When we experience trauma, the emotional scars have a tendency to last long after the event that created the trauma is over. When it resurfaces and starts to take control, there are two options. The first is to look it in the eye and stop running from it. The other is to let it take the wheel.
The new Aretha Franklin biopic, Respect, premiered last weekend. It tells the story of the late and iconic performer in two sections: her early years and the late 1950’s to the early 1970’s, when her career was just taking off. Born and raised in Detroit, Aretha’s parents, C.L. and Barbara Franklin (Forest Whittaker and Audra McDonald) divorced when she was young. C.L. knew that his daughter was a musical child prodigy (played as a child by Skye Dakota Turner) and was more than willing to promote her gift to anyone who would listen. He was also controlling and unwilling to let her make her own decisions when it came to music.
In 1959, the adult Aretha (Jennifer Hudson) is eager to see her dream of becoming a professional musician turn into reality. But after multiple albums, she is at a crossroads. Aretha can either let her father dictate her career or take a chance on going her own way, musically speaking and letting her husband, Ted White (Marlon Wayans) manage her. But the marriage is not all sunshine and roses. While she is on the path to becoming a global superstar, the fight for Civil Rights continues on with Aretha on the forefront.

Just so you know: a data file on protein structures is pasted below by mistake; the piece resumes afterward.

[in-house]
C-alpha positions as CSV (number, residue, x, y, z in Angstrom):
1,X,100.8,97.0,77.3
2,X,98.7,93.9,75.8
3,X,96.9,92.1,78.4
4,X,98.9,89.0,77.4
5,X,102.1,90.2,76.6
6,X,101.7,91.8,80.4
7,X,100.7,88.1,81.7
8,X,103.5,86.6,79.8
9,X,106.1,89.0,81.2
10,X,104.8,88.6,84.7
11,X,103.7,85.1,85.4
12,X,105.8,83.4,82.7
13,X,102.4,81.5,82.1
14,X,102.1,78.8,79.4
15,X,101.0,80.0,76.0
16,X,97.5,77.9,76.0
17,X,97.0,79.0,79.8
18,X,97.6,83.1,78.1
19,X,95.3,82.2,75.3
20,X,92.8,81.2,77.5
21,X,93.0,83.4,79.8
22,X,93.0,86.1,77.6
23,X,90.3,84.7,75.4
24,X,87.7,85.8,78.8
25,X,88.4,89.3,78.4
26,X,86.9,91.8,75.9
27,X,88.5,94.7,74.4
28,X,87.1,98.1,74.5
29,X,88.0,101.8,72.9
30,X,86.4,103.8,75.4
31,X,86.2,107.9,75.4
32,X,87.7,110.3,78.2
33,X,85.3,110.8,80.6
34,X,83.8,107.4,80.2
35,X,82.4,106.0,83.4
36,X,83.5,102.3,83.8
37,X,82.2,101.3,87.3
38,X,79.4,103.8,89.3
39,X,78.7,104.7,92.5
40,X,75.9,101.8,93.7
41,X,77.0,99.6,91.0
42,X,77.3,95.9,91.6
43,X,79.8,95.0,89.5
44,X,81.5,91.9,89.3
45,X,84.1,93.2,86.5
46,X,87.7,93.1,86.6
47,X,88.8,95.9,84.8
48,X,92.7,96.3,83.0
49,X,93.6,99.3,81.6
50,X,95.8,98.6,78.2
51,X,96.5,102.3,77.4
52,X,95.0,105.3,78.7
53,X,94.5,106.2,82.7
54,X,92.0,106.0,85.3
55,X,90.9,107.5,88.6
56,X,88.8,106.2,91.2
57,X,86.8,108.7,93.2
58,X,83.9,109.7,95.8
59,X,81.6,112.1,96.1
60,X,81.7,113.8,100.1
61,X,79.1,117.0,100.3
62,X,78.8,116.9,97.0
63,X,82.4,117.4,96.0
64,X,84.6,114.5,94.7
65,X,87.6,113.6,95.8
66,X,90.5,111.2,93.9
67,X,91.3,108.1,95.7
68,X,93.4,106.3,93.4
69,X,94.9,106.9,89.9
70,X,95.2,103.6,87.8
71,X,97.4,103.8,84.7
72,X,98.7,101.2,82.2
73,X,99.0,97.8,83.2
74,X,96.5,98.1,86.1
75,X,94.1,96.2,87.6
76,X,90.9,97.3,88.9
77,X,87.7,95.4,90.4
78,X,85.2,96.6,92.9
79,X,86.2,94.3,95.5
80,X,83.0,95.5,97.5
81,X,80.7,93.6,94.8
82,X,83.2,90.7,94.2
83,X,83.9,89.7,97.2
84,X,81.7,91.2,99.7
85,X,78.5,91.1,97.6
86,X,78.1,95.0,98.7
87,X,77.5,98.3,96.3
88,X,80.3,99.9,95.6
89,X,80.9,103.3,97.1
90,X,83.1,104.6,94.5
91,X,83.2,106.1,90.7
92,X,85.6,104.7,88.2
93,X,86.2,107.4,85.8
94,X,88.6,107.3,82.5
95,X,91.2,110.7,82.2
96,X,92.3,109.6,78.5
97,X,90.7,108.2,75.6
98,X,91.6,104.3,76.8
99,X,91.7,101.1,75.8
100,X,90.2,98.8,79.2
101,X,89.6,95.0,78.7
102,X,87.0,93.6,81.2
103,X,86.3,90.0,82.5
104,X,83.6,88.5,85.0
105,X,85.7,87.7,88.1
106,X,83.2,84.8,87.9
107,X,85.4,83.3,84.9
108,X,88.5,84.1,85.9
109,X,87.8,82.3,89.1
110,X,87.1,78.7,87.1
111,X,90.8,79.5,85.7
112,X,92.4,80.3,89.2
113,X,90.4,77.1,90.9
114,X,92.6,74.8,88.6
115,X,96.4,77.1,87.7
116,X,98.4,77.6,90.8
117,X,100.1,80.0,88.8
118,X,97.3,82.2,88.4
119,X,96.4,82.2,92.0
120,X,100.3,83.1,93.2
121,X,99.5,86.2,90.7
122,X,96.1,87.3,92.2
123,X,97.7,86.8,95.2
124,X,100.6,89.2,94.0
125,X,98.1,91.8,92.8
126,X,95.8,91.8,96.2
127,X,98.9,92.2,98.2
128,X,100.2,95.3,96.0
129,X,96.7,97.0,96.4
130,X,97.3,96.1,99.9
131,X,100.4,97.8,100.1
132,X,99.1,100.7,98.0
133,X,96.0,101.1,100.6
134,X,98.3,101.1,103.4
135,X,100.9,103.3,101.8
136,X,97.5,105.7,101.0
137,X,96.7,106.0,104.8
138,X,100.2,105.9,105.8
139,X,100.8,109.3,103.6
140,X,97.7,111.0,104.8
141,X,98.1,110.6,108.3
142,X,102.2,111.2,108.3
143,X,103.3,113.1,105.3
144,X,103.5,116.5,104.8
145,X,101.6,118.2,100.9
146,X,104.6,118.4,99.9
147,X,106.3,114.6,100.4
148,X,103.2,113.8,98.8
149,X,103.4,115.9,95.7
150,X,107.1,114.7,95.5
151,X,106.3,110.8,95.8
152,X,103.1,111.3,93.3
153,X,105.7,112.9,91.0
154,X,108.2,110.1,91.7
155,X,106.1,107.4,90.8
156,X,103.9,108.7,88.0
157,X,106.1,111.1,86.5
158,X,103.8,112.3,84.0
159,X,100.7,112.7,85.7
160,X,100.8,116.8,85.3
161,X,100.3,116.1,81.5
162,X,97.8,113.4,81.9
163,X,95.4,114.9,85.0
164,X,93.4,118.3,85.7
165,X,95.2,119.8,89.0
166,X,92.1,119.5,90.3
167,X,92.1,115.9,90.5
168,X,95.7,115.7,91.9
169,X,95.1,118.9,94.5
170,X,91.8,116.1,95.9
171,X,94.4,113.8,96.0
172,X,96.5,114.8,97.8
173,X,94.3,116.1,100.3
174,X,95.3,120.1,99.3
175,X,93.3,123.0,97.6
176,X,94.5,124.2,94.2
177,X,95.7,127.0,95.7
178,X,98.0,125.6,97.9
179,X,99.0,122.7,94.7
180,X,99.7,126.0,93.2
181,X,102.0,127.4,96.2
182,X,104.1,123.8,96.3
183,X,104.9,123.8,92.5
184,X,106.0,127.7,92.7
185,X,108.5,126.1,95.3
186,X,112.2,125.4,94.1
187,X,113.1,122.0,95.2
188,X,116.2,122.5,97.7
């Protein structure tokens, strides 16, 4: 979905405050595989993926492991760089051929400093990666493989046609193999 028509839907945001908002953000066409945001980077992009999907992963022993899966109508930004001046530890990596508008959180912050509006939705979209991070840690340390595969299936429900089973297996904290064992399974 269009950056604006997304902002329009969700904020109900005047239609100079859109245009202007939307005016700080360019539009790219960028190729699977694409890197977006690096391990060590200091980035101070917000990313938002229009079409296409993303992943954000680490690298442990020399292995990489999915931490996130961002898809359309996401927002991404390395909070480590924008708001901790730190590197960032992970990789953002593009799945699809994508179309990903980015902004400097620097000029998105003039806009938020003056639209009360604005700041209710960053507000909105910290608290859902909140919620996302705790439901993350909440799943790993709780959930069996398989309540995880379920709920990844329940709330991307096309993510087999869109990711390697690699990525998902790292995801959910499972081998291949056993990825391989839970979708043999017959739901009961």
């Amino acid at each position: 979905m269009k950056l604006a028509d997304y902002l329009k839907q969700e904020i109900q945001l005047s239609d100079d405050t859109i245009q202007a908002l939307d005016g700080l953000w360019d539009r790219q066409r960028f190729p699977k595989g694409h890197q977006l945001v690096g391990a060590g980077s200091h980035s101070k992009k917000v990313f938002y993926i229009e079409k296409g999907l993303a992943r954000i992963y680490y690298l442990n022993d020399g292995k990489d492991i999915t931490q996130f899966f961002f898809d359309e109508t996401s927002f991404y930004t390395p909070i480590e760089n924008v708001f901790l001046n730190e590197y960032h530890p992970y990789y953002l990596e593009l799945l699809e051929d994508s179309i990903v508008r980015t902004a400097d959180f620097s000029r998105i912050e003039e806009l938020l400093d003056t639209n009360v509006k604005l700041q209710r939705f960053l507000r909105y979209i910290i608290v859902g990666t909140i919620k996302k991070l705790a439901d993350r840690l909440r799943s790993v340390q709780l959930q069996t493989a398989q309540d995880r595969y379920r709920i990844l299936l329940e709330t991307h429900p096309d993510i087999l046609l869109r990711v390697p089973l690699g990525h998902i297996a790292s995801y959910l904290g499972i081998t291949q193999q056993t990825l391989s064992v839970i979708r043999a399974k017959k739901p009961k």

This movie is amazing. Hudson was born to play this role. She does not merely play the part, she embodies Franklin. There points in which I had to wonder if I was watching a documentary or a fictionalized adaptation of her biography. If this film and Hudson specifically does not walk away with an Oscar, something is wrong with the voting. Though some scenes could have been cut down a little, it is a wonderful film that reminds us of the power of overcoming what holds us back.
Do I recommend it? Absolutely.
Respect is currently in theaters.